Georges St-Pierre recently revealed he would most likely not defend his newly-acquired middleweight title after the diet required to move up a weight class led to him contracting colitis following his impressive third-round submission of former champion Michael Bisping at November 4’s UFC 217.
While St-Pierre’s Octagon return is uncertain, Bisping’s was not, however, as “The Count” made an incredibly fast and controversial turnaround to face Kelvin Gastelum in the main event of November 25’s UFC Shanghai after original headliner Anderson Silva was forced out with his second failed drug test. The British star was promptly knocked out with a brutal strike in the first round, prompting legitimate questions as to whether or not Bisping should have been fighting so soon after “GSP” had choked him unconscious.
St-Pierre recently weighed in on the questionable decision by Bisping to TSN (via MMA Fighting), noting that it was far from the right choice medically but that he still understood why Bisping took such a big risk to get back in the win column right away:
“Medically, that was not the right thing to do. However, if he would have succeeded – you know, he took a big risk and me, I can accept that because he took a big risk – if he would have succeeded he would have been like a hero. It’s like, ‘Oh my God, he just lose the title and then he come back with no preparation, boom, wins a fight.’ I think he tried to do something that was very, very risky, but at the same time if he would have achieved it, it would have been a big reward for him. So I can respect that. For him, I can respect the idea that he had, the goal that he had doing it.”
Much of the criticism surrounding the decision to let Bisping fight obviously rests on the UFC, as it was a somewhat surprising decision to clear the longtime veteran just three weeks after he had absorbed so much damage from a reinvented St-Pierre. With athlete safety, especially in terms of head injuries, becoming a more and more discussed concern in mixed martial arts, St-Pierre said he believed it was a bad decision for the UFC to let Bisping fight:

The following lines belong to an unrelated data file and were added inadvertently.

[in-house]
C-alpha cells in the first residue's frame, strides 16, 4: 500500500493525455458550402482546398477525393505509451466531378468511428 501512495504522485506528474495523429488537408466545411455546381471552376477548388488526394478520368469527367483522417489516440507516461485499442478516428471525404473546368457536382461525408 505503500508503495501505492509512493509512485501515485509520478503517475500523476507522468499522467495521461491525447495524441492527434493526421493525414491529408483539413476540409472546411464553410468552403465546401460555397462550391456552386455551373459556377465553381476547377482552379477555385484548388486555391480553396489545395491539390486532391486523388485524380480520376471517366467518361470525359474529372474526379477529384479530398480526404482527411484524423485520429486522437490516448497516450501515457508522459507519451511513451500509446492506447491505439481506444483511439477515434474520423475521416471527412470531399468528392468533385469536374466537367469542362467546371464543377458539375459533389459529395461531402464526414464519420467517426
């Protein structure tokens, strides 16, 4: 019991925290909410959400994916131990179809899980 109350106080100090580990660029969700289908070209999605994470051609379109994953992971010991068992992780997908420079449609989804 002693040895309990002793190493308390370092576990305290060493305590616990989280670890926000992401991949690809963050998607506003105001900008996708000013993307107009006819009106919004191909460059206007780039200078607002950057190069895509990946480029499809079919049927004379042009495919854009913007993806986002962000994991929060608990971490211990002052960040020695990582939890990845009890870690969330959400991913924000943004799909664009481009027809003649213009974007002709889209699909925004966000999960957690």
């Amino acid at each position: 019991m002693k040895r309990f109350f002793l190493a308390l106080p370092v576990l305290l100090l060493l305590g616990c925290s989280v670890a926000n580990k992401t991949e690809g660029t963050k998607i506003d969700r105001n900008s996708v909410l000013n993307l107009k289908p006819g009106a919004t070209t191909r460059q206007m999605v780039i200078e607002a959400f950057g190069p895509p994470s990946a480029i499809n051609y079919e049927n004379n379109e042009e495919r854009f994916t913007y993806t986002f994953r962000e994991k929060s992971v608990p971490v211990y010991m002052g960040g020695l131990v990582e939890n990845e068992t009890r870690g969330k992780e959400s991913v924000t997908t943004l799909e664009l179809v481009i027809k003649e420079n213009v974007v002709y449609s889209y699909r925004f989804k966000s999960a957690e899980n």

“However, I believe for the UFC, that was not good to let an athlete fight after getting concussed in a fight for the world title and then getting choked out. I don’t think it was medically a good thing for the UFC. But for Michael, as a fighter, I understand his point of view. He wanted to turn around the table and he wanted to do something that was special and I can understand that because coming back after four years myself, it was a lot of risk, and I wanted to do something special and I succeeded, I’m happy I did it. Unfortunately for Michael, it failed. But I can respect that from a man.”
Many fighters – especially UFC champions like Bisping regarded as the toughest in all of MMA – would want nothing more than to prove they were still at the pinnacle of the sport by avenging a loss if presented with the chance, so in that regard, it’s the UFC’s job to protect them from themselves in a sense when their health is on the line.
But they had no reserves about clearing Bisping to fight a young, up-and-coming knockout artist only three weeks after he brutally dropped, pounded, and eventually choked out in order to save the main event of a Fight Pass-aired card that was on at 7 a.m. EST in the United States. Some of that blame has to be directed at Bisping’s team and those who advise him, but ultimately he was going to try to prove he could still hang with the best when the chance arose.
From that point of view, the UFC may have been better served off thinking about their longtime star’s health, especially as he was prepared to head off into an expected retirement after one final fight in London this March. Now, that’s looking like it’s way too soon to fight again after two stoppage losses, and it also seems like the UFC will ut their bottom line above any and everything else, even if the event isn’t that big.
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